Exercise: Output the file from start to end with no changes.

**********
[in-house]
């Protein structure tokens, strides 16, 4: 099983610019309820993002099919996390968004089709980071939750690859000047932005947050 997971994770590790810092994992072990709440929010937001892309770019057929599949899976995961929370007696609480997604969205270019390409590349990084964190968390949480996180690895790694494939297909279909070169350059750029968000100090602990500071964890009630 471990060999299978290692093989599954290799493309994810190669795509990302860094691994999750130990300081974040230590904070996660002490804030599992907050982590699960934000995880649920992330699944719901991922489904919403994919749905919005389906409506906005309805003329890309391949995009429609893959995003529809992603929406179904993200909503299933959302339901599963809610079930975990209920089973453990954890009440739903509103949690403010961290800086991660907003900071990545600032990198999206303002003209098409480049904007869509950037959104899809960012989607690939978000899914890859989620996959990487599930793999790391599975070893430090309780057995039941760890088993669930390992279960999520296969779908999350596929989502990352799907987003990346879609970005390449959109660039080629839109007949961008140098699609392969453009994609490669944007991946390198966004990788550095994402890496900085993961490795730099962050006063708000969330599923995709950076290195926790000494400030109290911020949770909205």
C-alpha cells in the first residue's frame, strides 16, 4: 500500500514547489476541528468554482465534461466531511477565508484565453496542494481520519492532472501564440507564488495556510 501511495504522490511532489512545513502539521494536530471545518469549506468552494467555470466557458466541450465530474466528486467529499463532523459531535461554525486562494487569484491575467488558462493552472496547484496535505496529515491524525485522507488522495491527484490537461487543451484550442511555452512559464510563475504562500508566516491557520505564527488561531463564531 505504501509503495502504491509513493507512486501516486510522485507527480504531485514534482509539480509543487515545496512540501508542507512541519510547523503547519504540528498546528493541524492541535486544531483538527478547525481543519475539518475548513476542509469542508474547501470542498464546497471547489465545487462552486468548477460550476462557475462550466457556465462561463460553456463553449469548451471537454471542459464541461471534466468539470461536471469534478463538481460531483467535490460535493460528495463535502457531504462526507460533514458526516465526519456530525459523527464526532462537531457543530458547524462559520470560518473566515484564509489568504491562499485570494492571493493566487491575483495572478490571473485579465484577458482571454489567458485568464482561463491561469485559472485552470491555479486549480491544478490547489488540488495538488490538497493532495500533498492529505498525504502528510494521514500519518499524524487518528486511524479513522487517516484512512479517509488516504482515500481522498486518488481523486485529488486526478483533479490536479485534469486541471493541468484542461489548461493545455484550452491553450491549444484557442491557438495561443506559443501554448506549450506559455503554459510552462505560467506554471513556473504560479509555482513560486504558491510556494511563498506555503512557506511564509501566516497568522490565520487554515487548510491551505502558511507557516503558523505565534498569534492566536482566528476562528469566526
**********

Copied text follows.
[in-house]
């Protein structure tokens, strides 16, 4: 099983610019309820993002099919996390968004089709980071939750690859000047932005947050 997971994770590790810092994992072990709440929010937001892309770019057929599949899976995961929370007696609480997604969205270019390409590349990084964190968390949480996180690895790694494939297909279909070169350059750029968000100090602990500071964890009630 471990060999299978290692093989599954290799493309994810190669795509990302860094691994999750130990300081974040230590904070996660002490804030599992907050982590699960934000995880649920992330699944719901991922489904919403994919749905919005389906409506906005309805003329890309391949995009429609893959995003529809992603929406179904993200909503299933959302339901599963809610079930975990209920089973453990954890009440739903509103949690403010961290800086991660907003900071990545600032990198999206303002003209098409480049904007869509950037959104899809960012989607690939978000899914890859989620996959990487599930793999790391599975070893430090309780057995039941760890088993669930390992279960999520296969779908999350596929989502990352799907987003990346879609970005390449959109660039080629839109007949961008140098699609392969453009994609490669944007991946390198966004990788550095994402890496900085993961490795730099962050006063708000969330599923995709950076290195926790000494400030109290911020949770909205």
C-alpha cells in the first residue's frame, strides 16, 4: 500500500514547489476541528468554482465534461466531511477565508484565453496542494481520519492532472501564440507564488495556510 501511495504522490511532489512545513502539521494536530471545518469549506468552494467555470466557458466541450465530474466528486467529499463532523459531535461554525486562494487569484491575467488558462493552472496547484496535505496529515491524525485522507488522495491527484490537461487543451484550442511555452512559464510563475504562500508566516491557520505564527488561531463564531 505504501509503495502504491509513493507512486501516486510522485507527480504531485514534482509539480509543487515545496512540501508542507512541519510547523503547519504540528498546528493541524492541535486544531483538527478547525481543519475539518475548513476542509469542508474547501470542498464546497471547489465545487462552486468548477460550476462557475462550466457556465462561463460553456463553449469548451471537454471542459464541461471534466468539470461536471469534478463538481460531483467535490460535493460528495463535502457531504462526507460533514458526516465526519456530525459523527464526532462537531457543530458547524462559520470560518473566515484564509489568504491562499485570494492571493493566487491575483495572478490571473485579465484577458482571454489567458485568464482561463491561469485559472485552470491555479486549480491544478490547489488540488495538488490538497493532495500533498492529505498525504502528510494521514500519518499524524487518528486511524479513522487517516484512512479517509488516504482515500481522498486518488481523486485529488486526478483533479490536479485534469486541471493541468484542461489548461493545455484550452491553450491549444484557442491557438495561443506559443501554448506549450506559455503554459510552462505560467506554471513556473504560479509555482513560486504558491510556494511563498506555503512557506511564509501566516497568522490565520487554515487548510491551505502558511507557516503558523505565534498569534492566536482566528476562528469566526